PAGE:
The problem that Badiou raises with Deleuze’s philosophy is one of place and not of sense. Badiou has already said (in METAPHYSICS OF REAL HAPPINESS) that for him “sense” in Deleuze corresponds to “truth” in his own system.Badiou argues that Deleuze posits an “absolute place” that is both unifying and totalizing.
We have seen that in WHAT IS PHILOSOPHY? Deleuze and Guattari talk of a plane that is a “reservoir”, “reserve” or “absolute horizon”.
Previously, in RHIZOME they criticised the notion of the Eternal Return as introducing a “supplementary”, or transcendent, dimension, implicitly criticising Deleuze’s earlier philosophy expressed in DIFFERENCE AND REPETITION.
The hunt for transcendences is unceasing, so it is a continuation of the same process when Badiou uncovers and rejects a subjacent unifying and totalising instance in the notion of the plane of immanence. This is an onto-theological element, turning immanence into the Presence of a plane.
I think that this needs further argument, but I certainly do not belong to the “Deleuze can do no wrong” school that will just paste on any ad hoc explanation that comes to mind to cover over any serious objection.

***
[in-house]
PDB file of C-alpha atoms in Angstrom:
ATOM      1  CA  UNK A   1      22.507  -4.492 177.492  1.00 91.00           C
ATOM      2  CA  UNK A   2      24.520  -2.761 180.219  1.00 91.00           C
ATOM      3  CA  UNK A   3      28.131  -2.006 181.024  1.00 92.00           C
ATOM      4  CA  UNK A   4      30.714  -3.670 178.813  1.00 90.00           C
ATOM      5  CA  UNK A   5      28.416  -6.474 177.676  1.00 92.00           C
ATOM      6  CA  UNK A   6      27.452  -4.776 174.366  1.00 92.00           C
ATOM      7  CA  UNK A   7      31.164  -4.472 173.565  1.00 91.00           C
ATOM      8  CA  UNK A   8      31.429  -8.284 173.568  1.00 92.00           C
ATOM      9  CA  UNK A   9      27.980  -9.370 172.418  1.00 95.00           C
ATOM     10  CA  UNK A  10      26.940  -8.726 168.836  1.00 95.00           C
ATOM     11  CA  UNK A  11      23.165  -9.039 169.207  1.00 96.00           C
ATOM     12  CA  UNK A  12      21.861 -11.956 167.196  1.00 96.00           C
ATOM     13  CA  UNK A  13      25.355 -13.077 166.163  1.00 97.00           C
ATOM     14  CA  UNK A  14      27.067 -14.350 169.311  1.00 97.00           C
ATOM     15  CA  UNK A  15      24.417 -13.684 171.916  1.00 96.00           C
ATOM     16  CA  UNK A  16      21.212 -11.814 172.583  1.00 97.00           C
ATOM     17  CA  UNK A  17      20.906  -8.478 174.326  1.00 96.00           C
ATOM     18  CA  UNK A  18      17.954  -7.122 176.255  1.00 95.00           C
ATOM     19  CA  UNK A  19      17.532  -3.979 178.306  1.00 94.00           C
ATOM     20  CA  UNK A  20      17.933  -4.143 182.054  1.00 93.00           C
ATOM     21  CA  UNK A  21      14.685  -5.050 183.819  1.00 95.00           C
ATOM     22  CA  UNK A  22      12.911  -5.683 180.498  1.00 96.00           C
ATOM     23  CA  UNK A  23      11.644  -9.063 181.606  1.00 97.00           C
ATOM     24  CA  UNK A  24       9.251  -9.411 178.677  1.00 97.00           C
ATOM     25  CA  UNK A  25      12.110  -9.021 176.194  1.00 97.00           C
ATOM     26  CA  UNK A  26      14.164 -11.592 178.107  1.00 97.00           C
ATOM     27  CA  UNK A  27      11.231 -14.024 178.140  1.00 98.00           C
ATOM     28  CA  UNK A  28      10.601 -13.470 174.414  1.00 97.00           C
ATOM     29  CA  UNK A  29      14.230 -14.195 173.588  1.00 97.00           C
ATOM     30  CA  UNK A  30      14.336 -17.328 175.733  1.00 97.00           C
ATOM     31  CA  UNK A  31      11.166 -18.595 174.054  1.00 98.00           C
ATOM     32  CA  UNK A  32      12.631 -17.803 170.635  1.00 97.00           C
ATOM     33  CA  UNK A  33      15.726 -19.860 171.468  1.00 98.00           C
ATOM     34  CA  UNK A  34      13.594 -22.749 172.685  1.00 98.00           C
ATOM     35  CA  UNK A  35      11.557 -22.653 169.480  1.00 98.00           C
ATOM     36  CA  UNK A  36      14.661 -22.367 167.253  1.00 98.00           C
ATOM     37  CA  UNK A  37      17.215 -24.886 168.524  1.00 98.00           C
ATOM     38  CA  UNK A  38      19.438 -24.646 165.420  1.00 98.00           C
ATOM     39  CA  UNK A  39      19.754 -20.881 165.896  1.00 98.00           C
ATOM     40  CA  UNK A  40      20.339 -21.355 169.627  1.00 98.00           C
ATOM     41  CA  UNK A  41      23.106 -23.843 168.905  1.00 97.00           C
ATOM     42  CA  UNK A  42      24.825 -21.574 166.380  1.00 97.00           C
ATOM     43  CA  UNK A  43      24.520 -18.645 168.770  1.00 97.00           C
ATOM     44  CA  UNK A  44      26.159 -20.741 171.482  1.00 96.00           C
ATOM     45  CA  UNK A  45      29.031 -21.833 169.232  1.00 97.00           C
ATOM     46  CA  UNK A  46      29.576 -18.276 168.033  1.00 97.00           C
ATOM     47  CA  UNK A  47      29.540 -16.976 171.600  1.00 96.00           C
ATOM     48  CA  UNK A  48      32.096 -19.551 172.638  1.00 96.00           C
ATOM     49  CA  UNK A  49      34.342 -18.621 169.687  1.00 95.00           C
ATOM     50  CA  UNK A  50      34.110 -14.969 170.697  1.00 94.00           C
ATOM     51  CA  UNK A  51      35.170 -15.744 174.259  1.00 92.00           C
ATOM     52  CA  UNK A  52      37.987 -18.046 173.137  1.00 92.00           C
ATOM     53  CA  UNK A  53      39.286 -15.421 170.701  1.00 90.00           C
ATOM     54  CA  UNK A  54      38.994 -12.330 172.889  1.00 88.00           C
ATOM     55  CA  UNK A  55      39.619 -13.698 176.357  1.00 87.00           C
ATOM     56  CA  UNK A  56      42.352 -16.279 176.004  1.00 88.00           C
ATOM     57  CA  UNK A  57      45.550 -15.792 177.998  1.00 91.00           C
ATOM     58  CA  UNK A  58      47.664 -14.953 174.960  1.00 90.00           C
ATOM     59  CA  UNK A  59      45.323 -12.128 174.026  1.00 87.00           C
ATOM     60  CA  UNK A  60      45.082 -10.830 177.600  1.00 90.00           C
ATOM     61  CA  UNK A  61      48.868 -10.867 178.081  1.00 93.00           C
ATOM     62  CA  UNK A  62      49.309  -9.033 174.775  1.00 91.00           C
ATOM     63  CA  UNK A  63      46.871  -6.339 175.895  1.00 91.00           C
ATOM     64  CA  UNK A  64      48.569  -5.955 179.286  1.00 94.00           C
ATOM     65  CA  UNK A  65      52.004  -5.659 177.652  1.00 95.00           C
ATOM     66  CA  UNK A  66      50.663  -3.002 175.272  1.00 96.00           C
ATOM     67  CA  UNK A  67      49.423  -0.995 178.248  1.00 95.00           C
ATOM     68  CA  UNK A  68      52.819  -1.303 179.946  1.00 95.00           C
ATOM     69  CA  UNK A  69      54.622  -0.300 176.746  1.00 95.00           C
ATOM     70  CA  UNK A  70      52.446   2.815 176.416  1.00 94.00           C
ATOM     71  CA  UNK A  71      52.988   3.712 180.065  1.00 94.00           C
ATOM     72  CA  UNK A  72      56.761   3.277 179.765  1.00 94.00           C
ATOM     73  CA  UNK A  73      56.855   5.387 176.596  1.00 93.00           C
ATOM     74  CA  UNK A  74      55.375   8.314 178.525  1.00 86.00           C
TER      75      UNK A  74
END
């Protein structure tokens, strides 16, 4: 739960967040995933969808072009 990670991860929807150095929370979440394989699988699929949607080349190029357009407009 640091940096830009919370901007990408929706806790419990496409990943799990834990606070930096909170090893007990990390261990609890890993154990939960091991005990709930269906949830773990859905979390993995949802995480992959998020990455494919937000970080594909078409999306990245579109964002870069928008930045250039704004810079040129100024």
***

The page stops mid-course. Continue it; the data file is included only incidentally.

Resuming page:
My hypothesis is that Badiou is involved in a slow becoming-Deleuzian. Unfortunately we will never see the possible fourth volume in his BEING AND EVENT series, which could be called: “ONTOLOGY OF PLURALISM: Deleuze as Educator”.
In considering Badiou’s critique of Deleuze one should in a first approach forget about the mathematics. Badiou explicates mathematics (specifically set theory) as foundational for ontology (this is his scientism) but his actual use of it is metaphorical. The main question is: is Deleuze misreading himself when he critiques the eternal return?
IBadiou captures very well the moment of totalisation in Deleuze and Guattari’s thought that can be criticised, as does Laruelle. This is Latour’s critique too. Unfortunately, Badiou regresses from this insight into a real problem in Deleuze’s system with his foundational use of maths.
But we cannot remain fixated on one phase of the historical process. Deleuze died 22 years ago, when he was 70. Badiou is writing today, he is 80, and he is still evolving. Despite his wrong-headedness and his “weirdness”, he is a more legitimate inheritor of Deleuze than the Anglophone business machine academics who dominate the discussion of Deleuze in English.